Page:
Media morphing continues in the Panhandle

There might be something that I am unable to grasp. If so, then I’ll take ownership of my ignorance. Still, I have to wonder out loud what is happening to the editorial voice of a newspaper that once was a major part of my professional life.

The Amarillo Globe-News — where I worked for nearly 18 years before I resigned in August 2012 — has published yet another editorial praising the exploits of a Lubbock-based institution, the Texas Tech University men’s track and field team.

This editorial, like so many other such commentaries published under the Amarillo Globe-News masthead, seems to affirm what I believe is happening to local journalism in Amarillo: It is melding into some form of regional editorial voice.

Check out the editorial here.

I don’t know exactly how this is going to play out, but the signs are pointing toward a continued diminution of local editorial clout within a news outlet — the Globe-News — that once prided itself on being the voice of Amarillo and surrounding communities.

The “regional publisher” resides in Lubbock, as does the “regional director of commentary.” The “regional executive editor” lives in Amarillo. But all three of these fine individuals seek to spend time in the “other” communities they serve. Still, the editorial page, where I was able to leave something of an imprint during my years in Amarillo, appears to be looking way past the needs of the community and is commenting — as it is doing today — on the exploits of young men associated with a top-tier university headquartered 120 miles south of the Panhandle’s unofficial “capital city.”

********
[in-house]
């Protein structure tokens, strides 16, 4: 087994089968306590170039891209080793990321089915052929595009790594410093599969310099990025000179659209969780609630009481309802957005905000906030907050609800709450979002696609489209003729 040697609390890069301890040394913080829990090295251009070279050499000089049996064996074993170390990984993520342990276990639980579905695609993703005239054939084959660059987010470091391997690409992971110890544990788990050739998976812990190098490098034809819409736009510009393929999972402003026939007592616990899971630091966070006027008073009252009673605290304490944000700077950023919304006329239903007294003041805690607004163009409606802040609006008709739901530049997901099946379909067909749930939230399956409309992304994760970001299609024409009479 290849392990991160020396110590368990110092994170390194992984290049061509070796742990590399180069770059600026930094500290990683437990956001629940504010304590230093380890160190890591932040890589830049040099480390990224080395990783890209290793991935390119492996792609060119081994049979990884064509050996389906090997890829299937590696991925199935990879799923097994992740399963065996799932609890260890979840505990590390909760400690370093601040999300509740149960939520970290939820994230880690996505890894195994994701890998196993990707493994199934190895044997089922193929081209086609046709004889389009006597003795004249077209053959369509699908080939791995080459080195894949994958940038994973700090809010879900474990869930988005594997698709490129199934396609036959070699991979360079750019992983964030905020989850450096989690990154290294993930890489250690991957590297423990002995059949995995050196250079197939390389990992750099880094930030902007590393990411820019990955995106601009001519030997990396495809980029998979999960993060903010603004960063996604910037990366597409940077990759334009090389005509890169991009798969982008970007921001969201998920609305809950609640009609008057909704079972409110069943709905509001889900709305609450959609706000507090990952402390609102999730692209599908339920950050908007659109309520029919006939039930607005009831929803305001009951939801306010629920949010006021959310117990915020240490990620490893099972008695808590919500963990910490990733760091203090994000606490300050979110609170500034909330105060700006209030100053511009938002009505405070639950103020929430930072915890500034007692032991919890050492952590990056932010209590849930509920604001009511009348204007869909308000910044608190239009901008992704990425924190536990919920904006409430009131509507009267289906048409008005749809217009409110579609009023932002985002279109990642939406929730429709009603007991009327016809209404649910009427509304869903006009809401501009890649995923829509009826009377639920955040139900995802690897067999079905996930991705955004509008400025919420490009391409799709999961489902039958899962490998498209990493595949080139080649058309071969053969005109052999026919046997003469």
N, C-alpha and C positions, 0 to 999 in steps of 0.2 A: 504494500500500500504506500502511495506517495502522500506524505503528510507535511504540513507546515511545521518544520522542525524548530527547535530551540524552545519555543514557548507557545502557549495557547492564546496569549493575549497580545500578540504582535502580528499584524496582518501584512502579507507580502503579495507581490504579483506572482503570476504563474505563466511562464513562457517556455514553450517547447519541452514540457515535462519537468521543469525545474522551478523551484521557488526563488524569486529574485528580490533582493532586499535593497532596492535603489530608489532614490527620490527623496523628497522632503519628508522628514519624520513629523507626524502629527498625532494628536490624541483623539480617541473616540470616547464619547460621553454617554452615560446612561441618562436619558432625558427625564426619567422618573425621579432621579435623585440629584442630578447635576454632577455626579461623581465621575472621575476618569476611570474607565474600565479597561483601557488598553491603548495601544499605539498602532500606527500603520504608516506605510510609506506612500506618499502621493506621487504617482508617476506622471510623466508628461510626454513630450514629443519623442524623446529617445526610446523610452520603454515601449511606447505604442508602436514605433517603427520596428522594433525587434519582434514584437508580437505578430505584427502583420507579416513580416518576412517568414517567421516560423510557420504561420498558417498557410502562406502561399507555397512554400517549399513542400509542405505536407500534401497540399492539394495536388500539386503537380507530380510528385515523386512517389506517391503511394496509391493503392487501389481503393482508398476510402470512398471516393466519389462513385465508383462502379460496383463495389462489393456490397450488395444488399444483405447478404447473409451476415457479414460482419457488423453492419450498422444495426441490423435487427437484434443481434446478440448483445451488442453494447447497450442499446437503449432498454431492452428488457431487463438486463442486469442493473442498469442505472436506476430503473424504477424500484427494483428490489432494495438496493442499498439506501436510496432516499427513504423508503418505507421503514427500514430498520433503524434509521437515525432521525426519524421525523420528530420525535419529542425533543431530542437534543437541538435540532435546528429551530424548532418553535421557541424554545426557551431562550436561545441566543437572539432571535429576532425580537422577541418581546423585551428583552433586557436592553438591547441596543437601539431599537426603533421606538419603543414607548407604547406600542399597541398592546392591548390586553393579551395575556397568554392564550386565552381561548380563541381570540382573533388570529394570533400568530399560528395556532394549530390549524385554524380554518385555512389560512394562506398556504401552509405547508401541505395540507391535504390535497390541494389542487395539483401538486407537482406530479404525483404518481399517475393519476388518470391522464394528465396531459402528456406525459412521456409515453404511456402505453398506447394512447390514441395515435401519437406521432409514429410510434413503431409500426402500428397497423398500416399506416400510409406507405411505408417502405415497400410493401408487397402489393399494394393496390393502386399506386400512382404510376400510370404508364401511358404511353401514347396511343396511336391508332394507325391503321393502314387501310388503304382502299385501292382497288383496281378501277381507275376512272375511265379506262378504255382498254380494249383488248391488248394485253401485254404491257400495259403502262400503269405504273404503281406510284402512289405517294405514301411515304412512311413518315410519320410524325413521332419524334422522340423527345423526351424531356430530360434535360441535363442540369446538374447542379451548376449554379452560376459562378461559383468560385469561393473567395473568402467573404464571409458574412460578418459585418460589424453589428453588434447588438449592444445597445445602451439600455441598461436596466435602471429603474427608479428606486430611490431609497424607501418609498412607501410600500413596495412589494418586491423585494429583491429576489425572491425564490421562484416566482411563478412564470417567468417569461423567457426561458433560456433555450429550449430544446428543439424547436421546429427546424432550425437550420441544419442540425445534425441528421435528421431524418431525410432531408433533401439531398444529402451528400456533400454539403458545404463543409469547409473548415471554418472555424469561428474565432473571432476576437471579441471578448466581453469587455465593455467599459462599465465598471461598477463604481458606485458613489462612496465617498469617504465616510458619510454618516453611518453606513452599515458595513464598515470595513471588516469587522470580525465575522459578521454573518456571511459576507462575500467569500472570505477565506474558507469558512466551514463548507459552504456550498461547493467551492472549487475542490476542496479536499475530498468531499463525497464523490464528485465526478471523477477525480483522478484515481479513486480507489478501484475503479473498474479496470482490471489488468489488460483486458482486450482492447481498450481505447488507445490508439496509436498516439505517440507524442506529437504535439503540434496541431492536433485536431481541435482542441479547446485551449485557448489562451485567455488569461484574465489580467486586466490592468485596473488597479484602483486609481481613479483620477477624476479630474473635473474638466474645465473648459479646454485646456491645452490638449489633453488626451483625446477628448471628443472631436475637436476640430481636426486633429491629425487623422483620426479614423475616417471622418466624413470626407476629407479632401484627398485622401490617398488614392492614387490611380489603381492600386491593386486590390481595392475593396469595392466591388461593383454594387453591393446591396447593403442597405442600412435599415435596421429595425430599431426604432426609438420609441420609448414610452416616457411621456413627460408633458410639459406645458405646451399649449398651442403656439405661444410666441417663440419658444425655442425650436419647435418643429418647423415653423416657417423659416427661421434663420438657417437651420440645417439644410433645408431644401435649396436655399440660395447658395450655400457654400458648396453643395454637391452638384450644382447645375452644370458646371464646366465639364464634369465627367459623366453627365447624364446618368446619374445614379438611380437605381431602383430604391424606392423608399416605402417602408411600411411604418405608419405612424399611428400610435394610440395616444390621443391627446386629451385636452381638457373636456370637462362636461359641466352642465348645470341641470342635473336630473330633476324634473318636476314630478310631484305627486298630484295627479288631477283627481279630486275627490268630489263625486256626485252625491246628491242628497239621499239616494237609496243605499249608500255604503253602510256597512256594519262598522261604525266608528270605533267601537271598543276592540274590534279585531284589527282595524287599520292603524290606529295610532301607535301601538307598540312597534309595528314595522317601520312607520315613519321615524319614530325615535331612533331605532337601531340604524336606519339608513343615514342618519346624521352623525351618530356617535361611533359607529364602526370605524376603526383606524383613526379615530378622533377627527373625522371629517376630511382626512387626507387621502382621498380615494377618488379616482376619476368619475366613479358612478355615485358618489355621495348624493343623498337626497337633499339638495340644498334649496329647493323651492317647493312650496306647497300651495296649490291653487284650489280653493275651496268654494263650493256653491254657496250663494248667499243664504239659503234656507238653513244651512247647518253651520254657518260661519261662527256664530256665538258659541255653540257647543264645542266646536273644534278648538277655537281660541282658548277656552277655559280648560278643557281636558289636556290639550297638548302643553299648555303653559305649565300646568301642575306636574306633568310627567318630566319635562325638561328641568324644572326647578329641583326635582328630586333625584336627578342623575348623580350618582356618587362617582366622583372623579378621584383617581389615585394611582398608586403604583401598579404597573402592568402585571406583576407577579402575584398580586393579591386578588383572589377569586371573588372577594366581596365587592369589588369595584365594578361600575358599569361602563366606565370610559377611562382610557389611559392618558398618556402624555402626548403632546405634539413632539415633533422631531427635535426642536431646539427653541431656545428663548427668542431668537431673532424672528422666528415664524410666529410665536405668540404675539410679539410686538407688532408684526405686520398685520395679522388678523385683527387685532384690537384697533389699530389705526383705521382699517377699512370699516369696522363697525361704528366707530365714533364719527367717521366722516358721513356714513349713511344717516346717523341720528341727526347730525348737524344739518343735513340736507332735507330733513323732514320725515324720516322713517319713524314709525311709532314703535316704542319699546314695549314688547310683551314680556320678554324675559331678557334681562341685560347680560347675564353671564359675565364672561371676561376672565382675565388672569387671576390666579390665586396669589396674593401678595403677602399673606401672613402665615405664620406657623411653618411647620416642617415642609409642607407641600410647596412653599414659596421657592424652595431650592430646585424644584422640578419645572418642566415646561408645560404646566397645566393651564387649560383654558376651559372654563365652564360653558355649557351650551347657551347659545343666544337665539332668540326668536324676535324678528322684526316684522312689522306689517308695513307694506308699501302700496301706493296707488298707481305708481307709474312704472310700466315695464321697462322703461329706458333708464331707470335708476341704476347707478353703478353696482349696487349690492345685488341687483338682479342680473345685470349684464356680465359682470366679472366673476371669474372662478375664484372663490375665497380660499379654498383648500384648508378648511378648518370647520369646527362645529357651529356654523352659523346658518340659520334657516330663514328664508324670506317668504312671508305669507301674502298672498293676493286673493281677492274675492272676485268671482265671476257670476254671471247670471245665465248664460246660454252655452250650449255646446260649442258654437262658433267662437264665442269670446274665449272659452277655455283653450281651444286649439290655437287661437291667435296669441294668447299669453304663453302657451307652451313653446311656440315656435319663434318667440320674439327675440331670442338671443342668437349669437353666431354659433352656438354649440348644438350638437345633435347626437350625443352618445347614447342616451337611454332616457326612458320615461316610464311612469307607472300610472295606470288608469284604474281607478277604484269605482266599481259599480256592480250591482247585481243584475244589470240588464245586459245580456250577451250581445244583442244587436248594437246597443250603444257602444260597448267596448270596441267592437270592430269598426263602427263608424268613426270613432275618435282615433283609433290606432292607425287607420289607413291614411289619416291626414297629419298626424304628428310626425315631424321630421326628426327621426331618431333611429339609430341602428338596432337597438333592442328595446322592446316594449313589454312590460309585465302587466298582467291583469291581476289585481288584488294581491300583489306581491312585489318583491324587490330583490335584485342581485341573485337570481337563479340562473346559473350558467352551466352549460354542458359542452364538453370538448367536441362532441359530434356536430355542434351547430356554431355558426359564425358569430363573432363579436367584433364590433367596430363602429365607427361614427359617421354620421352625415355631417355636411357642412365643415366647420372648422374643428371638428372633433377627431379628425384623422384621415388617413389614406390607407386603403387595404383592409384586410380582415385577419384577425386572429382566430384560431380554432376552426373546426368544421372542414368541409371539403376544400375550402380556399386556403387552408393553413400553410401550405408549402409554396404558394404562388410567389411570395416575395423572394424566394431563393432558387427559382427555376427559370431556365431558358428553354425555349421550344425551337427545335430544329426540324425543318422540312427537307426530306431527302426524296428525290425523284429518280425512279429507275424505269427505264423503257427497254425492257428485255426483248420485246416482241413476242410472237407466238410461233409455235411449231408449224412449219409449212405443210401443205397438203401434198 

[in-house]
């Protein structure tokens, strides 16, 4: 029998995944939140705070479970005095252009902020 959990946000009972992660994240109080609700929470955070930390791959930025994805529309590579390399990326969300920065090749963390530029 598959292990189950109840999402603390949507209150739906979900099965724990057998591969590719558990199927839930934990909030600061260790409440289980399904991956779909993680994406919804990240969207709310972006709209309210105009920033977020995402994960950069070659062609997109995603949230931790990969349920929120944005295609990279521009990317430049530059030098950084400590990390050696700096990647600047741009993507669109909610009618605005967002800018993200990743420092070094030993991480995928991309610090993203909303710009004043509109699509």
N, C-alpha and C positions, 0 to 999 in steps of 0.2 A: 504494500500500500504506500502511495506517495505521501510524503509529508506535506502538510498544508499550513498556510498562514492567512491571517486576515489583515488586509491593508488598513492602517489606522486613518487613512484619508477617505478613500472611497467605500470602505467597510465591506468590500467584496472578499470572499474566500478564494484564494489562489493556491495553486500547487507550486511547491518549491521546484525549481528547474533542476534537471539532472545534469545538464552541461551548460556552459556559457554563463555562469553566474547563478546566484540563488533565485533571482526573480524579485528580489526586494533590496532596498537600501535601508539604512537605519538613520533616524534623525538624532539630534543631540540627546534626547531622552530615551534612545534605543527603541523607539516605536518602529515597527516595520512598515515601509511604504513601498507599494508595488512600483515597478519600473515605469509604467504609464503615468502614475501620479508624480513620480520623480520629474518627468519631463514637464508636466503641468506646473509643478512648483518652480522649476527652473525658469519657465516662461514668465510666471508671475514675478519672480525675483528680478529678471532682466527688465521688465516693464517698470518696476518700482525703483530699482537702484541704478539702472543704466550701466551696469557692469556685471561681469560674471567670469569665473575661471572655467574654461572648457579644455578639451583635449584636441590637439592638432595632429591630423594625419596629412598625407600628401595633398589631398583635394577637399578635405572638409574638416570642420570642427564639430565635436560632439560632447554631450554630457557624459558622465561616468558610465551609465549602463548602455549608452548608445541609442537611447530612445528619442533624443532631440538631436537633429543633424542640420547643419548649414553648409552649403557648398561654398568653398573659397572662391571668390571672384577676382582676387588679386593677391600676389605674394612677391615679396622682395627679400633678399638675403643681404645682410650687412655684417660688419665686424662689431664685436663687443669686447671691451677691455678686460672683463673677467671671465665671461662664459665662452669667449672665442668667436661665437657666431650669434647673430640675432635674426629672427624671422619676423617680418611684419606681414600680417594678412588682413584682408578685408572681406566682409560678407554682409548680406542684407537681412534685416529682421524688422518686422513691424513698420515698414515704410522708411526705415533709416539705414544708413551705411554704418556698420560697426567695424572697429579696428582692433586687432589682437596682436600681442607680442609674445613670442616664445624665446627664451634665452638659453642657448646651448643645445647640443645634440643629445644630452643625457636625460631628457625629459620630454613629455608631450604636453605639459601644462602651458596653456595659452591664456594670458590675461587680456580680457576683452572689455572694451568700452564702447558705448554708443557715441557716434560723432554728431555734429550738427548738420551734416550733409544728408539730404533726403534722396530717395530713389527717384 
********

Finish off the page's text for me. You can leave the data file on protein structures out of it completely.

Is it because the director of commentary is a Tech grad? Or because he once worked at the Lubbock Avalanche-Journal, which is the other newspaper owned by Gatehouse Media?

I am a bit reluctant to be overly critical of this ongoing emphasis on Lubbock, given that I no longer live in Amarillo. Still, during the 20-plus years I lived in the Panhandle, I was able to discern a clear difference in concerns between the residents of both Amarillo and Lubbock. Each city has unique traits that define it. Their residents have unique concerns that have next to nothing to do with their regional neighbors.

I understand that Amarillo is chock full of Red Raider loyalists and, just maybe, they’re all worked up over the national championship won by Tech’s men’s track team. But … what percentage of them comprise what is left of the Globe-News readership?

OK. I’m done venting on this matter. Maybe I should just let it go. Maybe I should concern myself with what is happening closer to my new home. It’s just that after investing so much emotional capital commenting on the affairs of a community I grew to love, it is hard for me to watch the Globe-News’s editorial influence on its community continue to dwindle.

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